By: Lainey, WIT Peer Educator

Categories: General Wellness Rest Sleep
Posted on Permanent link for Are You Getting Enough Rest?: The Three Ingredients for a Good Night's Sleep on February 29, 2024.

Permanent link for Physical Activity & Beyond! on February 22, 2024

Physical wellness is just part of the wellness wheel, but a super important one! With spring around the corner, it is a great time to get outside to get some physical activity!

What is physical wellness and physical activity? 

Physical wellness is about making positive choices to maintain a healthy body! Healthy looks different for everybody, but one way to make a positive choice for your body can be through physical activity! The WHO states that physical activity is any physical movement that engages your muscles while exerting more energy than you would while resting. 

Why is physical activity important?

According to the WHO, Physical activity can help mitigate and manage different health risks. Some of these include heart disease, stroke, diabetes, numerous cancers, and hypertension. Physical activity can also be good for enhancing mental health, maintaining a healthy body weight, bettering balance and sleep, and improving overall well-being and quality of life. 

What is the recommended amount of physical activity to get as an adult?

The WHO recommends that adults between the ages of 18-64 should get between 150–300 minutes of moderate-intensity physical activity or between 75-150 minutes of vigorous-intensity physical activity a week or some combination of the two. This rounds out to be about at least 20 minutes of moderate-intensity physical activity a day or at least 10 minutes of vigorous-intensity physical activity a day each week. The WHO also suggests that this age group should do moderate-intensive muscle-strengthening activities of all major muscles at least 2 days a week and be conscious of how much time is spent being sedentary.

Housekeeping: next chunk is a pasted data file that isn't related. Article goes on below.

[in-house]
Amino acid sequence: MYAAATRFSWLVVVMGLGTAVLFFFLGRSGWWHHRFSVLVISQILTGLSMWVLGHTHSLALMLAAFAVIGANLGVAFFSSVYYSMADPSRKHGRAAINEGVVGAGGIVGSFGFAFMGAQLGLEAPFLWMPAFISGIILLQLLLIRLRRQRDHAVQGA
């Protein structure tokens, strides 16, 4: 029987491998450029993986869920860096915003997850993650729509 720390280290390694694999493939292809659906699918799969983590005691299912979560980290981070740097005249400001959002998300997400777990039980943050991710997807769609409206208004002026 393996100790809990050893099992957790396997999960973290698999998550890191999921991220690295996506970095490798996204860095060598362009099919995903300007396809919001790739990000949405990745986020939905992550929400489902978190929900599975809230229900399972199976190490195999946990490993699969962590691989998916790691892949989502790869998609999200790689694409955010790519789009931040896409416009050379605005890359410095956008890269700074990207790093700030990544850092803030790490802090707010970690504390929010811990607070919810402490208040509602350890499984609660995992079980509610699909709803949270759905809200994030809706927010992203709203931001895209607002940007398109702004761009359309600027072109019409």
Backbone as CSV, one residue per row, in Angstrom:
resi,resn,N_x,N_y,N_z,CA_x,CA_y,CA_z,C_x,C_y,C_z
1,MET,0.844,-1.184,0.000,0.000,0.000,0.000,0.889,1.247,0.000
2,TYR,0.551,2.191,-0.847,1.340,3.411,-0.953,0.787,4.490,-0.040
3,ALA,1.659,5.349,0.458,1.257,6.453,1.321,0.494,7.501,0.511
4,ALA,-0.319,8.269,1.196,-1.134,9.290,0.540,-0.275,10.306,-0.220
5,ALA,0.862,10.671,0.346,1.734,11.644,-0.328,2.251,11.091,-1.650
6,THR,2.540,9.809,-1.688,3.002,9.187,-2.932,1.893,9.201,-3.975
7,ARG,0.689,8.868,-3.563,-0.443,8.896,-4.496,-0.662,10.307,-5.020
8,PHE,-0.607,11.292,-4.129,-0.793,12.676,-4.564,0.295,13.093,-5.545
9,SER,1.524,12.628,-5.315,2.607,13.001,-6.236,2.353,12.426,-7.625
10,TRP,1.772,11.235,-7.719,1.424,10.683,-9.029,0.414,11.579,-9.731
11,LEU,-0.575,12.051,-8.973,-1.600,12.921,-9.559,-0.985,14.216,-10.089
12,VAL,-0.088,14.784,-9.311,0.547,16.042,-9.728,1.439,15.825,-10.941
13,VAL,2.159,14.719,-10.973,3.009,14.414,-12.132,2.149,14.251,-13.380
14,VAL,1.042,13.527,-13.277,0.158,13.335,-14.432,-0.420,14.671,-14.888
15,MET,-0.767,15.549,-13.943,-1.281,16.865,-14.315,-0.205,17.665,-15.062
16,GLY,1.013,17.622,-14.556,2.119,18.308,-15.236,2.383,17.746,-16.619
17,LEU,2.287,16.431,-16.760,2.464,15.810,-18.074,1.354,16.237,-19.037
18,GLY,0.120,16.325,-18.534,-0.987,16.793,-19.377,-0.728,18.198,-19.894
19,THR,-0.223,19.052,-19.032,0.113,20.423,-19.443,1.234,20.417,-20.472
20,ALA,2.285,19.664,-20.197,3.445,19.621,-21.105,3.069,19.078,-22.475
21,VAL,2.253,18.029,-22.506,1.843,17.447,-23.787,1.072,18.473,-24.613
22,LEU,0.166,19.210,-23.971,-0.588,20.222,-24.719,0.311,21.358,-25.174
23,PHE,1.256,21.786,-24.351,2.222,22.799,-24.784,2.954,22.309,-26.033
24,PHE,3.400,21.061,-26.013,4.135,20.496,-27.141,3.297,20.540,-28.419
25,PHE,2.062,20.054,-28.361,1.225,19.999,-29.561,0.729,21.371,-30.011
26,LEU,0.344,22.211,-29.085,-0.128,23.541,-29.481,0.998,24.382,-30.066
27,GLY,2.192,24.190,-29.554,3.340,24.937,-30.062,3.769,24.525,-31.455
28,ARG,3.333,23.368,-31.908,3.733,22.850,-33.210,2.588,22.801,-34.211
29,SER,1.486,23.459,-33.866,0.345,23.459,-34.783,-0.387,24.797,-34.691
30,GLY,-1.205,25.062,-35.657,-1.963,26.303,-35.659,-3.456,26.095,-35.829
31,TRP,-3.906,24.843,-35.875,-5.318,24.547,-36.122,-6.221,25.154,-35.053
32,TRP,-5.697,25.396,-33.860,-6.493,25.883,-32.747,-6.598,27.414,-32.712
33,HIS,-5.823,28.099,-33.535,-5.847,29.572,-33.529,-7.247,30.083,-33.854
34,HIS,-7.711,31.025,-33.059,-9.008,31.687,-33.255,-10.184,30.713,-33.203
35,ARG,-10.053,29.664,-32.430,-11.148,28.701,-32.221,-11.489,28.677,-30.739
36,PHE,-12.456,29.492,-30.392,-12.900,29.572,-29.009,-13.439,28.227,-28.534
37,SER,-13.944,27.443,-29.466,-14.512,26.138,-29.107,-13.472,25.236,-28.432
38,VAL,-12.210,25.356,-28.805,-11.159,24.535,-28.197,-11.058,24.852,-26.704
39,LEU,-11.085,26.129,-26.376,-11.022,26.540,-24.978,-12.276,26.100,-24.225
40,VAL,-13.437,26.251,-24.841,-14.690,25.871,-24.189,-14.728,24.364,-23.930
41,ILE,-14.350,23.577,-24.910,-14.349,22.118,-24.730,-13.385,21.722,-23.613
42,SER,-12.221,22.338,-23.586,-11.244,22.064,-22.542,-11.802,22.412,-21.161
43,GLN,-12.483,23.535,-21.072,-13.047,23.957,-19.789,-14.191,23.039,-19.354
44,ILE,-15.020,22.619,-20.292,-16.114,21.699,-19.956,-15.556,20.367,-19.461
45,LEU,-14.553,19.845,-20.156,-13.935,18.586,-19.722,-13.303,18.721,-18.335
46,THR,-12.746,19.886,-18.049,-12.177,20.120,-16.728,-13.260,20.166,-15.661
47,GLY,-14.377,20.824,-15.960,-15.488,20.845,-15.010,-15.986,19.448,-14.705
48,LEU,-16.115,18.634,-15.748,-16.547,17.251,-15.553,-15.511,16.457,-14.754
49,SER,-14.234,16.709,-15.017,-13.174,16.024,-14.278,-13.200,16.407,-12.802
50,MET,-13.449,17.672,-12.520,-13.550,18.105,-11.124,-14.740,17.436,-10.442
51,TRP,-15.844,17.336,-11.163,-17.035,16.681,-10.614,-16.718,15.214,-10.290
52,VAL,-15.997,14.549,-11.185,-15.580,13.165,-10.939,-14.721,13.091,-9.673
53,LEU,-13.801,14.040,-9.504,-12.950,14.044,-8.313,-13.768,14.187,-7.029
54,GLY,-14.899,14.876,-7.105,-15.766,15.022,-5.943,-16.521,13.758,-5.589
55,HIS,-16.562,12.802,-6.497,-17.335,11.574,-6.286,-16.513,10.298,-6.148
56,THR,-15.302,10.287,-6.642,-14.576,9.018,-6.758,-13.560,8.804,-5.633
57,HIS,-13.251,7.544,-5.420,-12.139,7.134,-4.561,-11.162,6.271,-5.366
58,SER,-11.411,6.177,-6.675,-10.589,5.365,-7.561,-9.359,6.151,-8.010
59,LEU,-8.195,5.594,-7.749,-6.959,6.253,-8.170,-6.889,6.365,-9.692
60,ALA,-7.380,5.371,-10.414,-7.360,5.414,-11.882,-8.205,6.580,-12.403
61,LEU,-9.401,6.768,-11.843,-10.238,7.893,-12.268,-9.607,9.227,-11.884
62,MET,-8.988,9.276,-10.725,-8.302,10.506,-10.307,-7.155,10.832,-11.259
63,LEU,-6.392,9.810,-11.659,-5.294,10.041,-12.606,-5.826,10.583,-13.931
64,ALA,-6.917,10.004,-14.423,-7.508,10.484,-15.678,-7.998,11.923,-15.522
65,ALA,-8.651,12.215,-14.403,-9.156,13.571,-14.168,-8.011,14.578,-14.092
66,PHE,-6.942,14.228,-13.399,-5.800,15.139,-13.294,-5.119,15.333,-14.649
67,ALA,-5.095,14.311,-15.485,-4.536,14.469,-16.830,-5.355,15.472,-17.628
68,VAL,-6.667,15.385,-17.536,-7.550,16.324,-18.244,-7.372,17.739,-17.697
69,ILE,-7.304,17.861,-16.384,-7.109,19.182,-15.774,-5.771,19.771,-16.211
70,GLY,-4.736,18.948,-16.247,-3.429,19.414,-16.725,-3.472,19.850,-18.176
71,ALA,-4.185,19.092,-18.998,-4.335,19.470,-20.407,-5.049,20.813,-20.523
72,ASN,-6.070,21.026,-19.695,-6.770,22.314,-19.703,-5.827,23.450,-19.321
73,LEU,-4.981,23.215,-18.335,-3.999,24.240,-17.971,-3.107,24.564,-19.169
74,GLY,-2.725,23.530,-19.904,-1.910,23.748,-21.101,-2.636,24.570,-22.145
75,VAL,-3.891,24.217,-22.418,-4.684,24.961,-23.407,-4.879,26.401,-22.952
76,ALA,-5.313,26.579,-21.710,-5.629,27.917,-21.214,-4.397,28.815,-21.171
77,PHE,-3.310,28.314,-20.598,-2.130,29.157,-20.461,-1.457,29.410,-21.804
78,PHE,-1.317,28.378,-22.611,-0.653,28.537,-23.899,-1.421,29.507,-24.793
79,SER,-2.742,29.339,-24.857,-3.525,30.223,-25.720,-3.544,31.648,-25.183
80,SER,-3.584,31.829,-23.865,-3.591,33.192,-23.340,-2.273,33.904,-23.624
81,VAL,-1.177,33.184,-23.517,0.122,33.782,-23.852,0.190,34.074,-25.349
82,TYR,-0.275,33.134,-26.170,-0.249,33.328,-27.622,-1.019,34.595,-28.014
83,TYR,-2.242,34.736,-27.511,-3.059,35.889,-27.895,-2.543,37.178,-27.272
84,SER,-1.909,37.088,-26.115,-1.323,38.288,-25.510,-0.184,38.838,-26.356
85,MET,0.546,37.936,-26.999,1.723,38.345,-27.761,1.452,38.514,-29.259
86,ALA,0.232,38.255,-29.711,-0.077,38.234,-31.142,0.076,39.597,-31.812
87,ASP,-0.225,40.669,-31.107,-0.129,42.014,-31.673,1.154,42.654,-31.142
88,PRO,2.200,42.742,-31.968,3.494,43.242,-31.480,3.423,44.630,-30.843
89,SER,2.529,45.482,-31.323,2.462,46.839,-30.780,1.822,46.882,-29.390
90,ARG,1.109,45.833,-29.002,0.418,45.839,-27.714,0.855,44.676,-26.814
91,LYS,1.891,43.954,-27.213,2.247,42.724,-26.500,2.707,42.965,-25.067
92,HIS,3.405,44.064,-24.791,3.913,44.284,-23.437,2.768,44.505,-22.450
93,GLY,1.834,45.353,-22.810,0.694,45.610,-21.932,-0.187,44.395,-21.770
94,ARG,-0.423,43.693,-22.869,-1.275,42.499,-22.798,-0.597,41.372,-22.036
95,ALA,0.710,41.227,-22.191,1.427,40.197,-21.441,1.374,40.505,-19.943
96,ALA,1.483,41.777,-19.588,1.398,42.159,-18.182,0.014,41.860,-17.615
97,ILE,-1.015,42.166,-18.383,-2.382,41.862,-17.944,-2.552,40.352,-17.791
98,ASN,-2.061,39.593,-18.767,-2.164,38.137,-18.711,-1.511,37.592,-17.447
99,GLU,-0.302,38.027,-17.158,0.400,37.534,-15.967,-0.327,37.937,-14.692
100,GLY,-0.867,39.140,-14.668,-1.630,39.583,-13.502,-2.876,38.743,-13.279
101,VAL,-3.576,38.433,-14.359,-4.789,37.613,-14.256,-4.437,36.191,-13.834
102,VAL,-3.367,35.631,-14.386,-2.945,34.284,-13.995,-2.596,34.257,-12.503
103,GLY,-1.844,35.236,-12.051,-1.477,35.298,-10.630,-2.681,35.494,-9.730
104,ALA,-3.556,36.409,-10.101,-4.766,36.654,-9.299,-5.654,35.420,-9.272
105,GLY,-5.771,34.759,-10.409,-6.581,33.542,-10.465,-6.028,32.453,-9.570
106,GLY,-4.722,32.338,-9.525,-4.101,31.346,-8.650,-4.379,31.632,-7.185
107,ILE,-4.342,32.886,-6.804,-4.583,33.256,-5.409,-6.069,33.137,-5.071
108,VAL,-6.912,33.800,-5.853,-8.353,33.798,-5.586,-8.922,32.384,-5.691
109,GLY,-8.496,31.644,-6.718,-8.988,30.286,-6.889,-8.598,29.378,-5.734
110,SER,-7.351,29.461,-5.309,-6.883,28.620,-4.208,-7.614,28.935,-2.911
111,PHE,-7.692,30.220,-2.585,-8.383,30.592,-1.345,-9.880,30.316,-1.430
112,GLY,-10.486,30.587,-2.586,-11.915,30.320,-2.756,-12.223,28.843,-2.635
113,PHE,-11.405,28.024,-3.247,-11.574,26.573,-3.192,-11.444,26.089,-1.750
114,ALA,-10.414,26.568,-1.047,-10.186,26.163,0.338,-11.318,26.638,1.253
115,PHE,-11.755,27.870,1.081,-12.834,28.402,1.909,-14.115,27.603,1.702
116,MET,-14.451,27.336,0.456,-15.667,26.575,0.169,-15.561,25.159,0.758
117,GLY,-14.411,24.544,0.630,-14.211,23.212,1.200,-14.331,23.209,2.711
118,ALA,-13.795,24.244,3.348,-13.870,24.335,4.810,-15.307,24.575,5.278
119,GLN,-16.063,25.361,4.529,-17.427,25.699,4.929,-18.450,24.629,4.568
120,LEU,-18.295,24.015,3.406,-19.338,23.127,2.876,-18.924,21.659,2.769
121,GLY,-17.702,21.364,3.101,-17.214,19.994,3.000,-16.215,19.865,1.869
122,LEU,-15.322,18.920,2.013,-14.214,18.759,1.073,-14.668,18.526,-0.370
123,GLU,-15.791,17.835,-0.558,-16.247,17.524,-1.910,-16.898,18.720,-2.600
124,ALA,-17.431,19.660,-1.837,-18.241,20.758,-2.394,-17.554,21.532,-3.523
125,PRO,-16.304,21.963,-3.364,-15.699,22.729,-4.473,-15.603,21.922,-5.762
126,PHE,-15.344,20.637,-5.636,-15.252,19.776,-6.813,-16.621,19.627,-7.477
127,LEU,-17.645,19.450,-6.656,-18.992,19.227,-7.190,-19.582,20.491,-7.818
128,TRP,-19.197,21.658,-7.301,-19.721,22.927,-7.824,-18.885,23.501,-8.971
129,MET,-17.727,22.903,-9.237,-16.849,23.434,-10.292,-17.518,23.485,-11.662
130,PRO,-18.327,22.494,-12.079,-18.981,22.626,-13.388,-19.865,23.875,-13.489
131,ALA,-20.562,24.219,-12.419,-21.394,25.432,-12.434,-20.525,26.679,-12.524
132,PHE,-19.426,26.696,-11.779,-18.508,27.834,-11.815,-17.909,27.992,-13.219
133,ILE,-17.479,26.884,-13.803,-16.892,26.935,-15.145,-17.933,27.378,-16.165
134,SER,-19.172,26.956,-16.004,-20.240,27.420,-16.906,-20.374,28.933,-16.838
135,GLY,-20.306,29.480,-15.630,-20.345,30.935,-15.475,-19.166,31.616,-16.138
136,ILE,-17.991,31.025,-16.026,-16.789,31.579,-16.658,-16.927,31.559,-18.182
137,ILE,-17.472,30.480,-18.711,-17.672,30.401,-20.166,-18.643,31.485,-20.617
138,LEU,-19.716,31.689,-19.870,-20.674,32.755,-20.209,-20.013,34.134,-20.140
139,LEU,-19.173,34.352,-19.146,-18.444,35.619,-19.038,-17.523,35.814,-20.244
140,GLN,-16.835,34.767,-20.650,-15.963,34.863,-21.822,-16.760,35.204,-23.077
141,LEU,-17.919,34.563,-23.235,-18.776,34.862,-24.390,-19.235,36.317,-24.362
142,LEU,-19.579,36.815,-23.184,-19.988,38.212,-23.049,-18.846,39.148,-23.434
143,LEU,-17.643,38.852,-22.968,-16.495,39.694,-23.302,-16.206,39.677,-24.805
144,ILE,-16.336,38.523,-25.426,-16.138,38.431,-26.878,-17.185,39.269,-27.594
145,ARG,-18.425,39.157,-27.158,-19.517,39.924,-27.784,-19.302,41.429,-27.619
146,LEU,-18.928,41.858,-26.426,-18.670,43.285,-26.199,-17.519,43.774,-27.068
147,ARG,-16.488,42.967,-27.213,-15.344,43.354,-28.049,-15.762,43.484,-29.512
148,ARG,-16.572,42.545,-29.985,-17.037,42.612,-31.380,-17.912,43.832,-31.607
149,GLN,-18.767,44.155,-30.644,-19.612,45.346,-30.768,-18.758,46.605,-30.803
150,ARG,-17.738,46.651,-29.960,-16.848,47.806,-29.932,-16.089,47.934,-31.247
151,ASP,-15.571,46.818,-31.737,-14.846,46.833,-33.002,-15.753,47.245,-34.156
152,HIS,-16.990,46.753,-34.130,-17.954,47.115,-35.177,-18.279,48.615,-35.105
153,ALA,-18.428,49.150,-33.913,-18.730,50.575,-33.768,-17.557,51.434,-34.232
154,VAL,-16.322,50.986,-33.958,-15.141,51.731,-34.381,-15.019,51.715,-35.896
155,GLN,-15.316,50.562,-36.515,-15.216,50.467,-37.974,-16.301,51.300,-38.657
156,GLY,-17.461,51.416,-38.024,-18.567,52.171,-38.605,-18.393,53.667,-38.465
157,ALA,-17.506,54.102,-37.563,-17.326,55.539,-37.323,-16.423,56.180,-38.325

What are the different ways you can be physically active on campus and beyond? 

Recreation and Wellness offers many opportunities for students to get physically active and involved, including the Climbing Center, UFit plan, Intramural Sports, Club Sports, Personal Training, Group Exercise classes, Swim Lessons, and more! Athletic and Recreation Facilities also offers Open Swim hours at the pool, Racquetball Courts by reservation, Open Recreation Center hours to get a workout in or play basketball on the basketball courts, Open Turf/Track hours at the Kelly Family Sports Center to throw around a frisbee, play spikeball, or run on the track! And most of these activities are free for students or are discounted! 

Have you ever heard of Ottawa County’s Parks?! Grand Valley is surrounded by them! There is one within walking distance of Grand Valley! Take a friend, a dog, or yourself on a walk, run, or bike ride to get some physical activity at Grand Ravines North. Not too far from this entrance is Grand Raives South, which has a dog park and a suspension bridge! If you’re looking for other parks to get some physical activity, look no further than Grand River Park or the Grand River Open Space, which provides trails and serenity within a 10-minute drive from campus! 

There are many ways of getting physical activity indoors on campus and in the great outdoors surrounding campus! Physical activity is a positive way of taking care of your physical wellness to maintain a healthy body! Remember to do what is healthy for you, as healthy looks different for everybody, and be safe while performing physical activity, too!

By: WIT Peer Educator, Ru

Ravines Trail

Categories: Fitness General Wellness Outdoor Adventures Press Pause Rest
Posted on Permanent link for Physical Activity & Beyond! on February 22, 2024.

Permanent link for Reading for Wellness on February 15, 2024